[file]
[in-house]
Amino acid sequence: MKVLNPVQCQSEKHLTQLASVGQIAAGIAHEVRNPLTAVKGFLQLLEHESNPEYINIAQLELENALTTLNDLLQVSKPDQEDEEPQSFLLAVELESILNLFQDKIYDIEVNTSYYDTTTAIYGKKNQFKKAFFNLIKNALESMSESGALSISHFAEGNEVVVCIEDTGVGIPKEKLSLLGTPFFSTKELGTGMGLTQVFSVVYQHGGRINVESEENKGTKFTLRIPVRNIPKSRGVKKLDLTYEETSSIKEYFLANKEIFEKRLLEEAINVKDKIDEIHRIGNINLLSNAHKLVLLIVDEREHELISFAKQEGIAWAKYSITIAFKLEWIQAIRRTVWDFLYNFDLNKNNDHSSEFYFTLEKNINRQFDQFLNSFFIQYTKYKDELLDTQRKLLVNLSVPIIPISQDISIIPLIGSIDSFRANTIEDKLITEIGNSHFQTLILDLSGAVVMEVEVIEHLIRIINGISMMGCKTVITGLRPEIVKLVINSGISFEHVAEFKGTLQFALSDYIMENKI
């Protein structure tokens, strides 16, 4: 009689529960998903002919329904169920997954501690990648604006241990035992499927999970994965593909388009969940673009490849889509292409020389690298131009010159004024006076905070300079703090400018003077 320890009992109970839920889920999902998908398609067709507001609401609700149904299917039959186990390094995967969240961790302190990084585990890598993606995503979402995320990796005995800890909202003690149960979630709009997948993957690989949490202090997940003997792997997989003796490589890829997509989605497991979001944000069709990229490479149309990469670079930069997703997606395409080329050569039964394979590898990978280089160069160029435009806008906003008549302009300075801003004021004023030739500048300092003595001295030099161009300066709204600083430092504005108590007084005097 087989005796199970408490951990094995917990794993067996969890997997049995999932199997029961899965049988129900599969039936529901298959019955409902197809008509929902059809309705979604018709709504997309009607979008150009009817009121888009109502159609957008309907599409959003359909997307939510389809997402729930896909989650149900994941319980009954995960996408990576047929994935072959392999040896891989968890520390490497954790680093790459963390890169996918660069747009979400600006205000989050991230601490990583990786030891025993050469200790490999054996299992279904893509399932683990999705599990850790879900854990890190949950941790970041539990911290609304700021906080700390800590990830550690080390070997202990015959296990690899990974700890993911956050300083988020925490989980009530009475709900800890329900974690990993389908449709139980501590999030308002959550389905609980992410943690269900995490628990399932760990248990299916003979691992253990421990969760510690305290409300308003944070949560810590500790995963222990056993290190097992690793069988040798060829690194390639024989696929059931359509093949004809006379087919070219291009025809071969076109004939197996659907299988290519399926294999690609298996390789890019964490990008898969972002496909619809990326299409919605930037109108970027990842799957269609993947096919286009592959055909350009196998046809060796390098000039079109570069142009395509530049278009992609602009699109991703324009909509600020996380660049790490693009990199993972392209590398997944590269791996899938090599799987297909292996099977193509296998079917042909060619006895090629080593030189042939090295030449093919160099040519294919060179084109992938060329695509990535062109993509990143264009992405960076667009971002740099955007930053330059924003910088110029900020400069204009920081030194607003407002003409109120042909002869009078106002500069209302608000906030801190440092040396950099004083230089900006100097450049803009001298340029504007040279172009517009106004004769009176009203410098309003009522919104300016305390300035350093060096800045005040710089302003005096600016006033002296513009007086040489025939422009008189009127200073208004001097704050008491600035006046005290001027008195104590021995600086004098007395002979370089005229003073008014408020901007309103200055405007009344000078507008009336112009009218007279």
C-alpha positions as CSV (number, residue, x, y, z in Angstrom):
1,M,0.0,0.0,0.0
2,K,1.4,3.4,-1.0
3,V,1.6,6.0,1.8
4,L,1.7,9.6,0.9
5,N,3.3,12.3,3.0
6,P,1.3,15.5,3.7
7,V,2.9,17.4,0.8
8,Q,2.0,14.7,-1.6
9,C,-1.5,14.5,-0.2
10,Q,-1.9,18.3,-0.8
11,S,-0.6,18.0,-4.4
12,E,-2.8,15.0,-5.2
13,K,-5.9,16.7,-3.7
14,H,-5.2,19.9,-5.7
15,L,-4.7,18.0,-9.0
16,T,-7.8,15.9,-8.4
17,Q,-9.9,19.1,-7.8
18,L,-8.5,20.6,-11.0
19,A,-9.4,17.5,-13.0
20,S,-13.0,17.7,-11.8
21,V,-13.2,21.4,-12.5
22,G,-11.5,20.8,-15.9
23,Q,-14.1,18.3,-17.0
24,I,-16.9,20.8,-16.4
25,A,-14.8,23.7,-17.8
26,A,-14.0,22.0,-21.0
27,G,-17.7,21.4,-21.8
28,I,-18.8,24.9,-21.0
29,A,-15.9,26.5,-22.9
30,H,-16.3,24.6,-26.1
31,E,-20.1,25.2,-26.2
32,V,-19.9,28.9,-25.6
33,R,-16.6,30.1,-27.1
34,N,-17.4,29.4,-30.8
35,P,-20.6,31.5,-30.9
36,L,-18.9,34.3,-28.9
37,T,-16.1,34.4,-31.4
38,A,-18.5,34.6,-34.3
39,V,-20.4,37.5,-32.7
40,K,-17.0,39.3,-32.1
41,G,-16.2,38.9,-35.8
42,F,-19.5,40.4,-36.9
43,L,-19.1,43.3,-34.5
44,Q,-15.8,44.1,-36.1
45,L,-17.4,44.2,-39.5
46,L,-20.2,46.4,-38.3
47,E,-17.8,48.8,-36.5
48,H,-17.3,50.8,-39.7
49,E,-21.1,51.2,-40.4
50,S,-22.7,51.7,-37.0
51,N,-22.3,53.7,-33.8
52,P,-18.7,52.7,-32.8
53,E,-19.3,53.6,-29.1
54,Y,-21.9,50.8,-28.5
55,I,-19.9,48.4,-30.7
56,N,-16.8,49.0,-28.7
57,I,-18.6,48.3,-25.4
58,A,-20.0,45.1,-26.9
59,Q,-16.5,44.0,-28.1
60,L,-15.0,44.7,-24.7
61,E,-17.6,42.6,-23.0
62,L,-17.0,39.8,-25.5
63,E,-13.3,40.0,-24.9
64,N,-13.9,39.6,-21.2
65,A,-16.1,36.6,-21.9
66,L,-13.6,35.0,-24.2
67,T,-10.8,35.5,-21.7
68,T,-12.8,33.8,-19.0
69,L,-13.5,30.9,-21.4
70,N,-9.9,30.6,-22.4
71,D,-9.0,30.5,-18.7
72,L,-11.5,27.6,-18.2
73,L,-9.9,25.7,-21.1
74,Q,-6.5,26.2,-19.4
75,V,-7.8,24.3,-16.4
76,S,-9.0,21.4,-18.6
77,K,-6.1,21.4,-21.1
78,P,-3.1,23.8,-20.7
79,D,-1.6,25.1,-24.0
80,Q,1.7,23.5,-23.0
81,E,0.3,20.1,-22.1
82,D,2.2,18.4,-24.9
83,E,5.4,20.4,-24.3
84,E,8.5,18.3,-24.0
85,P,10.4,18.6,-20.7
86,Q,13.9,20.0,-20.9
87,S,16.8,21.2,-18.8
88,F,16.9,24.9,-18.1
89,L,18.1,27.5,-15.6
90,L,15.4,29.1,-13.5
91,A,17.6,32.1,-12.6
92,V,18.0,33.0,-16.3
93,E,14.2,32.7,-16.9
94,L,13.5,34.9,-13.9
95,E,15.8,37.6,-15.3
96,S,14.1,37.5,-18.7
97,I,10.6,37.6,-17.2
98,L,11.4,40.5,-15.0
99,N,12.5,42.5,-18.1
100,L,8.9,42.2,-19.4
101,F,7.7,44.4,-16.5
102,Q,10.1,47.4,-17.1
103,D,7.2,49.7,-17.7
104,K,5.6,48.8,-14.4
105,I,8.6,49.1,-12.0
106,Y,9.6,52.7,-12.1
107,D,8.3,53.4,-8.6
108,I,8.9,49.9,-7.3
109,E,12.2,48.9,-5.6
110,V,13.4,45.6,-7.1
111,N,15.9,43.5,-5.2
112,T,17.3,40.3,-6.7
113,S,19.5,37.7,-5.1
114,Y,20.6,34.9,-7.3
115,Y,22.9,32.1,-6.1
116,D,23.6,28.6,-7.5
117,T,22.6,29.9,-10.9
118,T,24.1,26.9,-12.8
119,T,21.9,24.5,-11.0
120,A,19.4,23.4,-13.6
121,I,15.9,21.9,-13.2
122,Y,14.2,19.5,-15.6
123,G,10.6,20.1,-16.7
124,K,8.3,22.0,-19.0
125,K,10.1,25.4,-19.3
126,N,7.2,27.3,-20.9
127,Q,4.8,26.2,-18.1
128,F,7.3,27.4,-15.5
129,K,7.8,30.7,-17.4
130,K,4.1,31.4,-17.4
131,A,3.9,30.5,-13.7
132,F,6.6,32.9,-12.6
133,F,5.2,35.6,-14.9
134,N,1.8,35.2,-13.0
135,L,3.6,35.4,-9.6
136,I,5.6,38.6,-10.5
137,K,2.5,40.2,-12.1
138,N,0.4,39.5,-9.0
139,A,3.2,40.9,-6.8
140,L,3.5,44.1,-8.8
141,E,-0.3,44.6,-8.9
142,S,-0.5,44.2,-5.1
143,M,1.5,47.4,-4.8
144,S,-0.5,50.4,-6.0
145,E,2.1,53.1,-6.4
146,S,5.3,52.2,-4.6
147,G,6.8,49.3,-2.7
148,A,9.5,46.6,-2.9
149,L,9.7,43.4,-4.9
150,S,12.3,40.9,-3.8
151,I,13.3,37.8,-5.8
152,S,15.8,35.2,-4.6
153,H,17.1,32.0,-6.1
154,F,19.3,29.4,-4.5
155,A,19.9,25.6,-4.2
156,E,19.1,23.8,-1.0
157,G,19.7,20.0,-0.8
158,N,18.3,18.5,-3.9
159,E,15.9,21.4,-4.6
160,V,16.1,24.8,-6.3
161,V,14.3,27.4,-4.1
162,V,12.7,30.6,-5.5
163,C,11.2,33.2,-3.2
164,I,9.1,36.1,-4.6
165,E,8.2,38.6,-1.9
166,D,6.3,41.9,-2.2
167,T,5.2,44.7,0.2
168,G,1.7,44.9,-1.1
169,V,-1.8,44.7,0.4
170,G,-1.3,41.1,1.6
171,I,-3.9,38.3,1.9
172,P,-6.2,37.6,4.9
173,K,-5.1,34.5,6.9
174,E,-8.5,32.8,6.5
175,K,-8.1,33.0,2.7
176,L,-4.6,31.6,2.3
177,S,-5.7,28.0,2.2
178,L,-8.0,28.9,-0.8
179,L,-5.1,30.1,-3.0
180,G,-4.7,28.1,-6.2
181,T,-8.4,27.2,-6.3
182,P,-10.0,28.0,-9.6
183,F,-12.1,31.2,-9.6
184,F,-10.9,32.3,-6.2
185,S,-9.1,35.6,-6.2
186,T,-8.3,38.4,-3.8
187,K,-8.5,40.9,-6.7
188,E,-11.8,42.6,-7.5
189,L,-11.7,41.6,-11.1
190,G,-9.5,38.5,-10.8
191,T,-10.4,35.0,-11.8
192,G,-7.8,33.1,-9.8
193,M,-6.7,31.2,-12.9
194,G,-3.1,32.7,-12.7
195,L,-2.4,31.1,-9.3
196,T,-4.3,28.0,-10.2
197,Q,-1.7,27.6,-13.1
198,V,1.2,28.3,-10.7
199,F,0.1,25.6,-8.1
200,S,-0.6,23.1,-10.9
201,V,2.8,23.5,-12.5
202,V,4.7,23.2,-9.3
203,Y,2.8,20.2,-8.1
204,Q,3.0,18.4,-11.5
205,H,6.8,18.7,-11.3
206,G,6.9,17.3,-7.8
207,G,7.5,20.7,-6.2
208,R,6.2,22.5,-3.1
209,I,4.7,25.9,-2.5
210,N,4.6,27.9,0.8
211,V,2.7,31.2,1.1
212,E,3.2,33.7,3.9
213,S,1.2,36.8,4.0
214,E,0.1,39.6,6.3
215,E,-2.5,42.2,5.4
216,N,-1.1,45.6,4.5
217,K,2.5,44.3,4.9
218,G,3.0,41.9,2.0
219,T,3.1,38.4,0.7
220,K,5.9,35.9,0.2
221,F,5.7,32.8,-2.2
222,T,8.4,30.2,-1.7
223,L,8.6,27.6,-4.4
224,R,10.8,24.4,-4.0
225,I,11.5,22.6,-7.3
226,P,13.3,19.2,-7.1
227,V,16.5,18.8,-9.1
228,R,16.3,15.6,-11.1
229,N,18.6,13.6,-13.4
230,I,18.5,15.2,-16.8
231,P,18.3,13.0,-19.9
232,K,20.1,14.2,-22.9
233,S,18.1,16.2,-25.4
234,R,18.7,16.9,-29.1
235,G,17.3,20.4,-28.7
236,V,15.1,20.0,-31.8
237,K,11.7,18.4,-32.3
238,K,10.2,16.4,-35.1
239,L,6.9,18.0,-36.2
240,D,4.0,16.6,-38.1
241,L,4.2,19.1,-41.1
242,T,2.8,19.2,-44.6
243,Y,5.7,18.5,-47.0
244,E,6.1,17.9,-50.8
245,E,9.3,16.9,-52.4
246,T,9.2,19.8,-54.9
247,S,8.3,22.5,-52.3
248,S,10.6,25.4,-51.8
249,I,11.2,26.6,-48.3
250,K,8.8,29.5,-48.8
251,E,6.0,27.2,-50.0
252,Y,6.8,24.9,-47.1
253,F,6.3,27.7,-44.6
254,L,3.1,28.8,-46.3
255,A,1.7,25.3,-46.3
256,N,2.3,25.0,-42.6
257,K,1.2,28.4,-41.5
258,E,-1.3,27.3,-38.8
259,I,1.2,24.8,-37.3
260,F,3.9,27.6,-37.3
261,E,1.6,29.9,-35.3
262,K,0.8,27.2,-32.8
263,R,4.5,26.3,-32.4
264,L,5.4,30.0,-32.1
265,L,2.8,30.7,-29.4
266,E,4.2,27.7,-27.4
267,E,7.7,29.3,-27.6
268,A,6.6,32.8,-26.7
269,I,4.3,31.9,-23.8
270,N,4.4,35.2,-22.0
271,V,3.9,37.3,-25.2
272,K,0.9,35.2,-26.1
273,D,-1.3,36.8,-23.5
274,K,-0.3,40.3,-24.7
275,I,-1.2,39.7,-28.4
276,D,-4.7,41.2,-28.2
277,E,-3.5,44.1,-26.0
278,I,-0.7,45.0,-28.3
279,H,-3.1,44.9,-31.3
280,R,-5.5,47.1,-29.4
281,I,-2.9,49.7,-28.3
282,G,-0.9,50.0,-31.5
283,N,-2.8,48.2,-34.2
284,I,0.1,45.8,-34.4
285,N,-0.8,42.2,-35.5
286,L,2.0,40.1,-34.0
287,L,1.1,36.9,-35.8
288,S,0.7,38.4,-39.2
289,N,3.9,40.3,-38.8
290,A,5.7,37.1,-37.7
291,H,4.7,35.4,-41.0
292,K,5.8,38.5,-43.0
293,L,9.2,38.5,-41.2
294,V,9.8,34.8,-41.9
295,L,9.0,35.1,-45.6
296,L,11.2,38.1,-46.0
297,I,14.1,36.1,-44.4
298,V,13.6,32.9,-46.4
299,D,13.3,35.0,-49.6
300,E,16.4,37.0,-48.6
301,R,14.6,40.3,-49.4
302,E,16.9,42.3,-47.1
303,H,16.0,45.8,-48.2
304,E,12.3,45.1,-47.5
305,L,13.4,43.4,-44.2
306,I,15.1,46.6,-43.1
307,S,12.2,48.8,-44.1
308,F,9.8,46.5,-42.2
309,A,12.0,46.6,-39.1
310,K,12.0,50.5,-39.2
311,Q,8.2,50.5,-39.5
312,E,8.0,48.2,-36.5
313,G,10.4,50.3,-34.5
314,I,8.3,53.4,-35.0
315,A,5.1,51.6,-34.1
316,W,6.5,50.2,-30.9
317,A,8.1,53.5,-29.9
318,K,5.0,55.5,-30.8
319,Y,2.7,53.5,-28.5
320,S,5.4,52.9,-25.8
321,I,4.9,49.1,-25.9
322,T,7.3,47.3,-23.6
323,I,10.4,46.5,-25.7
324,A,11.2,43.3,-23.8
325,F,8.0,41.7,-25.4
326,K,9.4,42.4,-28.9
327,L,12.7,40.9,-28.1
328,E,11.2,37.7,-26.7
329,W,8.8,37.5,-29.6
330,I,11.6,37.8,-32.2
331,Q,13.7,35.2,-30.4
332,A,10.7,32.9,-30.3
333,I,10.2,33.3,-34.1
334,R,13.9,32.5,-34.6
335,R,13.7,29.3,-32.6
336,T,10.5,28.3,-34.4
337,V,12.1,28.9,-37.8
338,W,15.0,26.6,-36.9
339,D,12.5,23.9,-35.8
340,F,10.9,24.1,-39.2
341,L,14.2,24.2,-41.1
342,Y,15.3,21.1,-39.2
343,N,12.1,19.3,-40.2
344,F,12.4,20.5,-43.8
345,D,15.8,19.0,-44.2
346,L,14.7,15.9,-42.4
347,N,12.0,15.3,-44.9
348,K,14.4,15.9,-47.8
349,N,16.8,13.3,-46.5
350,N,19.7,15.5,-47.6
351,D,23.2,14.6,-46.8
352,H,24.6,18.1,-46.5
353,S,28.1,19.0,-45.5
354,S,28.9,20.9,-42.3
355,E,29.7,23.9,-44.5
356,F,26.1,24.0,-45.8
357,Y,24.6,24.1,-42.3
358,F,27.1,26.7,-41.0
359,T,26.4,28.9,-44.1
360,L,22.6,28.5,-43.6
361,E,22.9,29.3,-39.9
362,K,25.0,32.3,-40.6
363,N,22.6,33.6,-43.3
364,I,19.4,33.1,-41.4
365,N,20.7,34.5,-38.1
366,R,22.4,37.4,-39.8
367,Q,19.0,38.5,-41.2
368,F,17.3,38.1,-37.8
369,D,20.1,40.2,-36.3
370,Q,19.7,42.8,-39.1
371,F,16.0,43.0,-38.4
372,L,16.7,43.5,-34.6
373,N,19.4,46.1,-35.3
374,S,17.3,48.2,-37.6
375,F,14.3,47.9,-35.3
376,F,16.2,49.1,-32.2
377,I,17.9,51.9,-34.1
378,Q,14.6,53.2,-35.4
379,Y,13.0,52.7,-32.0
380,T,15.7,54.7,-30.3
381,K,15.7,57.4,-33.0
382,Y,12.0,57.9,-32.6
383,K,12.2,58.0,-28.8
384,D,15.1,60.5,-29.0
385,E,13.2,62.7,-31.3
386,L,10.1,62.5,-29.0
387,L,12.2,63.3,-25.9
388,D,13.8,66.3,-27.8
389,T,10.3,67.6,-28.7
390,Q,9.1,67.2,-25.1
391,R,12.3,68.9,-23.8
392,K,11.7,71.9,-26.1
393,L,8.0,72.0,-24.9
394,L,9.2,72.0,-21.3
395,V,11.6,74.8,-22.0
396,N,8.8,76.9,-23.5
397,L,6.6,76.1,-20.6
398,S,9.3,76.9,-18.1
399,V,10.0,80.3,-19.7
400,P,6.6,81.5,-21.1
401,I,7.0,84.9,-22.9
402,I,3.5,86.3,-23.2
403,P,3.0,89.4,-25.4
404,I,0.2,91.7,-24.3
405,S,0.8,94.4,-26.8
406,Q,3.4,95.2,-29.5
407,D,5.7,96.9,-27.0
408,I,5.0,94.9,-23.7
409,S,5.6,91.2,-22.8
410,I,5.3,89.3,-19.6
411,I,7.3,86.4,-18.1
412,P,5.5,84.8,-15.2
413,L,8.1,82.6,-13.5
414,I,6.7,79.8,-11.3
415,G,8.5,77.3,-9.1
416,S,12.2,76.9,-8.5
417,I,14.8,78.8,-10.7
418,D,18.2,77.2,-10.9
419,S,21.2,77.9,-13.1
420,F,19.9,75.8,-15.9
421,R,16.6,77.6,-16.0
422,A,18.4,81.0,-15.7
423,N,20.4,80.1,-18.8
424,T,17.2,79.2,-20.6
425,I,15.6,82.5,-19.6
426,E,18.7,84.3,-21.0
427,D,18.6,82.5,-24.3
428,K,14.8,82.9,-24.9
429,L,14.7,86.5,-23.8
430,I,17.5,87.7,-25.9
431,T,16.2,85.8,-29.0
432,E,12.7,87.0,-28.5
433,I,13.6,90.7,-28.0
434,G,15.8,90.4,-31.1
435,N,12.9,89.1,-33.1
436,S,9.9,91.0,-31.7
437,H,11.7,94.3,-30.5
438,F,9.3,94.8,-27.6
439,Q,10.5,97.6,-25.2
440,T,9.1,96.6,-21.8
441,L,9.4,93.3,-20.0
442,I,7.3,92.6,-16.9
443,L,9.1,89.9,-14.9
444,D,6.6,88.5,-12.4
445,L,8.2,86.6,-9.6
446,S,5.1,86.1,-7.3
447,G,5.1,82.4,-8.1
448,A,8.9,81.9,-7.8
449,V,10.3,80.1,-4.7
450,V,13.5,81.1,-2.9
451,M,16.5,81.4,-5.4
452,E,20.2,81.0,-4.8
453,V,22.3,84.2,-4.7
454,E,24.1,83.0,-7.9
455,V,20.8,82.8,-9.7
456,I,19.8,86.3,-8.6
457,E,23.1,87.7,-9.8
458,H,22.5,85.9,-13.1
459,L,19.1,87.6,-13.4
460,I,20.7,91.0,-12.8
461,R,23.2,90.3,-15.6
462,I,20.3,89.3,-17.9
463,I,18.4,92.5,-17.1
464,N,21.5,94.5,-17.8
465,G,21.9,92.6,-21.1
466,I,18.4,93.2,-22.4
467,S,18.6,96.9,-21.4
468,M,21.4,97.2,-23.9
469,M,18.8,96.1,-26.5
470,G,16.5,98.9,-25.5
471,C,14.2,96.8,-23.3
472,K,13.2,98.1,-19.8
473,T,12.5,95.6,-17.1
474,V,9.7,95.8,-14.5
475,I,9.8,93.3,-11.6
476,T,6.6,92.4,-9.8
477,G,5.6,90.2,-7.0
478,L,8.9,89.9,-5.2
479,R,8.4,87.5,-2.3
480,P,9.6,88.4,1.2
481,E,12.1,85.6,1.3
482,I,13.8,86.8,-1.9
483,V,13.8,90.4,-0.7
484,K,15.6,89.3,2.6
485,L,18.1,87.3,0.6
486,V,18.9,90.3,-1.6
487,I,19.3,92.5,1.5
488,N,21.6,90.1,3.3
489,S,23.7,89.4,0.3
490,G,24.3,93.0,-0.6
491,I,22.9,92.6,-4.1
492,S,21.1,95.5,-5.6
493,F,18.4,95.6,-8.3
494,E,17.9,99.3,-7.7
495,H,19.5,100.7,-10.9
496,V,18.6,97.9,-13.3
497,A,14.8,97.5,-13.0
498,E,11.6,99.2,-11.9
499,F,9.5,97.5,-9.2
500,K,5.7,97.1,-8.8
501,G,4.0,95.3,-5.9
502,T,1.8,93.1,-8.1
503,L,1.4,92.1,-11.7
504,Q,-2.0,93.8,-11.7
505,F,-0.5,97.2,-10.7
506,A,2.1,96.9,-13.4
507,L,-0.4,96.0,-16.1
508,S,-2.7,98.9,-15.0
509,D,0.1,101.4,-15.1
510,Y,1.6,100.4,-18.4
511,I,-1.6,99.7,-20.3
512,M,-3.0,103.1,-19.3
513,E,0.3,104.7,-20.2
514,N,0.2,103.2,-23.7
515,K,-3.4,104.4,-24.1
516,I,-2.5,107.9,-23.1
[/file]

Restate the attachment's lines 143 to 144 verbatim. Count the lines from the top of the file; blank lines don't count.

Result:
139,A,3.2,40.9,-6.8
140,L,3.5,44.1,-8.8